I Talk Like a River by Canadians Jordan Scott and Sydney Smith is a powerful picture book told through the thoughts of a young boy who stutters. He is surrounded by sounds. When he wakes up in the morning, the sounds of the words that are all around him become stuck in his mouth stopping any other words from coming through. These sounds grow roots, get tangled and stuck. Through clever personification, these sounds come to life and the boy battles against them in his desire to speak.
School is too much of a challenge and, in the end, it’s easier to stay quiet, to hide, to avoid having to talk, to go home. It’s a bad speech day. He is lost and lonely, isolated and embarrassed, trapped…
Thankfully, Dad understands and takes him somewhere quiet, somewhere where the sounds are calmed. The natural imagery of the river creates a beautiful picture of the boy’s speech. The twists and turns, the bubbling, whirling, churning, crashing of his words as they make their way out. He talks like a river.
With this realisation, the boy feels more centred and focused. He finds clarity and a sense of who he is. He feels valued and free. There will be bad speech days but he is able to make sense of himself and express who he is in a way both he and others can understand.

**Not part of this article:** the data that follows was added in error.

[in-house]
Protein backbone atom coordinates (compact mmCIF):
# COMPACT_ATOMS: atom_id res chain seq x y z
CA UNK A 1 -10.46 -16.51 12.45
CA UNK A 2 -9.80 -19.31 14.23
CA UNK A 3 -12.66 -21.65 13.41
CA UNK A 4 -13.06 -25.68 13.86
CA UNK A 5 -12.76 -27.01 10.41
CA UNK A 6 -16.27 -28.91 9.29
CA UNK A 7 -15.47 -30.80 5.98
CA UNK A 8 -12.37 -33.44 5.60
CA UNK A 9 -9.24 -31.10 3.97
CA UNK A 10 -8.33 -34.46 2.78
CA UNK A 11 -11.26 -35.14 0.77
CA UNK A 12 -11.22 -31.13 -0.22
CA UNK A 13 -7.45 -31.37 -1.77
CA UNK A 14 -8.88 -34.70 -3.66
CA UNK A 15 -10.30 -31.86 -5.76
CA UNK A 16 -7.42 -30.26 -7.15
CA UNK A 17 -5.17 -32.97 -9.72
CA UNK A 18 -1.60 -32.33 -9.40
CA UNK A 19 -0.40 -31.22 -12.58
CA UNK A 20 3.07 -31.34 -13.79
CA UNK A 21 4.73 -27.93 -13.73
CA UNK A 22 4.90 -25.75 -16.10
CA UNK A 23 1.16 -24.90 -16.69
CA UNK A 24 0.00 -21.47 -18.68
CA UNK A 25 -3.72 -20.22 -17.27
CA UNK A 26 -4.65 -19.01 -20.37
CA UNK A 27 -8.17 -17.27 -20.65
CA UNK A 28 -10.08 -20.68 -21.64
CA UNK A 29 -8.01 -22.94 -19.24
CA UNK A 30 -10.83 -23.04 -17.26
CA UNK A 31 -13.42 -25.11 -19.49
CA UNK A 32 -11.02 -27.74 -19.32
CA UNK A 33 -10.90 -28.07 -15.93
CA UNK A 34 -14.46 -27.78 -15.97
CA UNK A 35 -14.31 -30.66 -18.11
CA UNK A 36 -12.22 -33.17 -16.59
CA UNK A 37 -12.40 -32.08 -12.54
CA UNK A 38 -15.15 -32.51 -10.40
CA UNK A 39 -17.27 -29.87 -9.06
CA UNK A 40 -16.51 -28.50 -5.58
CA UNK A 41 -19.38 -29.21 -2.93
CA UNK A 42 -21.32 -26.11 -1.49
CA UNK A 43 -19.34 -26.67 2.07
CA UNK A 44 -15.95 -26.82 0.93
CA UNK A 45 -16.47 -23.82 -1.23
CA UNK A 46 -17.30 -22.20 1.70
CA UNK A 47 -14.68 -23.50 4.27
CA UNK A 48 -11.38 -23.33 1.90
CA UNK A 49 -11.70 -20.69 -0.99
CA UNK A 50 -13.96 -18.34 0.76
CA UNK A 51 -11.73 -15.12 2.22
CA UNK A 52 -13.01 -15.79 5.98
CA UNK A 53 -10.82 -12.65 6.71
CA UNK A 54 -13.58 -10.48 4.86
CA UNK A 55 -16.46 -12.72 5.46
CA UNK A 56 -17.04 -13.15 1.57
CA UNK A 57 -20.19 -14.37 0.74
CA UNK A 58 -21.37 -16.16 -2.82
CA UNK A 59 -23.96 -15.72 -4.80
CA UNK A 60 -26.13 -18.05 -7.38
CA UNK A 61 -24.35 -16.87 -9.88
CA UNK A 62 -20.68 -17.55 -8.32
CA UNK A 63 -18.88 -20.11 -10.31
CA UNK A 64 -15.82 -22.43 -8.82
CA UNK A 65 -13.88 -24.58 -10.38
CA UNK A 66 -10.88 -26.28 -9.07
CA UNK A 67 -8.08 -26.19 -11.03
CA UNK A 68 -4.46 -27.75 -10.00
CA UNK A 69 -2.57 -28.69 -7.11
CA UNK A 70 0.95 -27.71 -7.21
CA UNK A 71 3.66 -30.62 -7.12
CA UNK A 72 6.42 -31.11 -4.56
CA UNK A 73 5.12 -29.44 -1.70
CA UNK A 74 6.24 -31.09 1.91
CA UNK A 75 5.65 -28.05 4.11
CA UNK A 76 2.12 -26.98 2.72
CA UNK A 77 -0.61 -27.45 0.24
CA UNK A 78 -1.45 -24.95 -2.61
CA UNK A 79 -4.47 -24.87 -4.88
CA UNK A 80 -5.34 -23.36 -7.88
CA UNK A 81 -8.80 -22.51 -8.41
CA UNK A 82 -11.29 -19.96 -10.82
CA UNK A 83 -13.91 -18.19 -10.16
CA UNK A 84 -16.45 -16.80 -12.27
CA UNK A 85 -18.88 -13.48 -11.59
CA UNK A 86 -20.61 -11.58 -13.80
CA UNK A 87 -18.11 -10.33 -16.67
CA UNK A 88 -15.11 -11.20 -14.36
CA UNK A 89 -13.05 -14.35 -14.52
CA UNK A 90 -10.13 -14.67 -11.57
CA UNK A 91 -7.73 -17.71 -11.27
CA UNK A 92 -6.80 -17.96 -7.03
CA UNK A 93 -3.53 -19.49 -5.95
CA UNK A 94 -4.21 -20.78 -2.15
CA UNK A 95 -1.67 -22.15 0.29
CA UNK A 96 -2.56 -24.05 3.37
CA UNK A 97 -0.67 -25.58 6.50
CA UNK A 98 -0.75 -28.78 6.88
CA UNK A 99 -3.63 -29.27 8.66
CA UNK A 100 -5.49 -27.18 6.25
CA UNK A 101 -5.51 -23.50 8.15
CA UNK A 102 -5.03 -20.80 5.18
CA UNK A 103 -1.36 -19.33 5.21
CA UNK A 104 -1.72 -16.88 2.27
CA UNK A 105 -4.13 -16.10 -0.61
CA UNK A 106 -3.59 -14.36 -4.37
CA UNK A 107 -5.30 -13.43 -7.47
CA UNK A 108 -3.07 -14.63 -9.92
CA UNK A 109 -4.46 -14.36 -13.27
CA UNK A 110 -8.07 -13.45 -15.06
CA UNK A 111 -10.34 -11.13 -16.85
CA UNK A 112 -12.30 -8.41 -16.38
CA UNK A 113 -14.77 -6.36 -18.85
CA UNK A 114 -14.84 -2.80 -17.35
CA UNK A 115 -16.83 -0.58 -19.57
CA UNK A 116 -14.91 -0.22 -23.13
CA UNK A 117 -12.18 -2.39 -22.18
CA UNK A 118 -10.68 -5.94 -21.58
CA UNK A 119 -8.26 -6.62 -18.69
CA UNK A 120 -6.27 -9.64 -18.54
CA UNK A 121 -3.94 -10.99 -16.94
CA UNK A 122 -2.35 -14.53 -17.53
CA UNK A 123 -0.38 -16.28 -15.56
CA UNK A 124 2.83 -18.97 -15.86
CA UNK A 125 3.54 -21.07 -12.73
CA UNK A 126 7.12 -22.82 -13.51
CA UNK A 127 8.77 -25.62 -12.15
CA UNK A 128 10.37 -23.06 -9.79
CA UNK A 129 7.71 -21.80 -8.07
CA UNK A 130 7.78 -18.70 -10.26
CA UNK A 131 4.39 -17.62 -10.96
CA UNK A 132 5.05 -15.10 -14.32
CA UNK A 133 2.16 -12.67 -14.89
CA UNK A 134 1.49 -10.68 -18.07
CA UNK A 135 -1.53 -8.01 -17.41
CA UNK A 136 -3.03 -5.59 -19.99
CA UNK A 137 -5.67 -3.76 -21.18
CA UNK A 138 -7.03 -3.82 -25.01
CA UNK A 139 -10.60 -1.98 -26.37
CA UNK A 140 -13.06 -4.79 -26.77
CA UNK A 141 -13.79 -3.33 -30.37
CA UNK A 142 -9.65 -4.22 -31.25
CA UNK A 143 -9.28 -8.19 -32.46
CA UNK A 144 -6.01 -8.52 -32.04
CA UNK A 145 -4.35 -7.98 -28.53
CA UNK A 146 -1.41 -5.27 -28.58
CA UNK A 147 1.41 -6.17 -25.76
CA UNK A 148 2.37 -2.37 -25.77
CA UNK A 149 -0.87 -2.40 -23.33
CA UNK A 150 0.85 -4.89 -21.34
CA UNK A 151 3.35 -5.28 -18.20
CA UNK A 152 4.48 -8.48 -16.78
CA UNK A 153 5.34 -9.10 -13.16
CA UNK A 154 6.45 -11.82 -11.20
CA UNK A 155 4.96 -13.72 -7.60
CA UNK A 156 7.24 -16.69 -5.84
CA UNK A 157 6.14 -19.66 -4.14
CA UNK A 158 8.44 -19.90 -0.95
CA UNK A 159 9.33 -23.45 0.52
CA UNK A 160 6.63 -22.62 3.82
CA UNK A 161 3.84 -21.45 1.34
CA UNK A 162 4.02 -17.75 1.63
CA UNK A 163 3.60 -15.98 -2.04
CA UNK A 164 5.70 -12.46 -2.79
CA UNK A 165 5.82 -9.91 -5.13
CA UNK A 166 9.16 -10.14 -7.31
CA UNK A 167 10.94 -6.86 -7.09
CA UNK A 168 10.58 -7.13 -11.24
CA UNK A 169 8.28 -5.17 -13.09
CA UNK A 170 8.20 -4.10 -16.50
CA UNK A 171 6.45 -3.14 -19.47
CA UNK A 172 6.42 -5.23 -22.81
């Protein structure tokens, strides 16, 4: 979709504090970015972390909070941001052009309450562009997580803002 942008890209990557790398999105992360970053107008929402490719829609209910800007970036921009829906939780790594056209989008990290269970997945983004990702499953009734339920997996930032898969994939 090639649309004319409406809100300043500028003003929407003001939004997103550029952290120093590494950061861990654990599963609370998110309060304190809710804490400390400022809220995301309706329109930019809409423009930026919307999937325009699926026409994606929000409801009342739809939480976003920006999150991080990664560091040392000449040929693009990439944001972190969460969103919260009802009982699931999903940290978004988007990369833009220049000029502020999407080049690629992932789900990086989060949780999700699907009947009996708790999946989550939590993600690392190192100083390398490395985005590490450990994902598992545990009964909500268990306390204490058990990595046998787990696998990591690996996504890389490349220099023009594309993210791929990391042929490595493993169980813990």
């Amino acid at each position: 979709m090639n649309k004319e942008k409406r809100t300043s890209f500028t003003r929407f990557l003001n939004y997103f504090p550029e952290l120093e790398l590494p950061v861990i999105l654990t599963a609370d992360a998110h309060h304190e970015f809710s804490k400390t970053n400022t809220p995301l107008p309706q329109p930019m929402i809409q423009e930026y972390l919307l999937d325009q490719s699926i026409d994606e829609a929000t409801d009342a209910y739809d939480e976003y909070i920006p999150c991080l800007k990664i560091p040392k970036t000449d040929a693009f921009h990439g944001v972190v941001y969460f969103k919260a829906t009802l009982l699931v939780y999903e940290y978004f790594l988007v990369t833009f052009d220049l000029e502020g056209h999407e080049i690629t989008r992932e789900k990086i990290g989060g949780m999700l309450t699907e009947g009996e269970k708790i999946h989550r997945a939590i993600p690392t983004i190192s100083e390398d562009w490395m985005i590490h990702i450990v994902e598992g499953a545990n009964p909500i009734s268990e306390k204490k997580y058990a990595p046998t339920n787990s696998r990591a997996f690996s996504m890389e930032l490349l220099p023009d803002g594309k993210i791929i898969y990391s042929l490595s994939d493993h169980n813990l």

Sydney Smith’s incredible illustrations give power to the boy’s words and build on the emotion of the text. As a Canadian, I’m reminded of the strength and beauty of the river and the calming influence of nature.
This is a such a valuable story for building empathy in readers – not just in children, but in everyone who picks up this beautiful book. It is a must-have for every classroom.
Thank you to Walker Books for this important book.
This picture book will sit perfectly alongside the middle grade novel The Boy Who Made Everyone Laugh by Helen Rutter – a story about Billy Plimpton, a boy with a stammer. As he leaves Year 6 and begins secondary school, he is terrified of others finding out. He does all he can to hide his voice and think of ways to cure his stammer so he can follow his dreams of becoming a stand-up comedian – and not be embarrassed about who he is every single day. In the process, Billy must learn to face so many fears. From school presentations to persistent bullies to the school talent show, Billy is exhausted by life and is running out of ideas. Click here to read my review of The Boy Who Made Everyone Laugh.
Click on the covers below to find out more or purchase on-line from Amazon.
Click on the covers below to find out more or purchase on-line from Waterstones.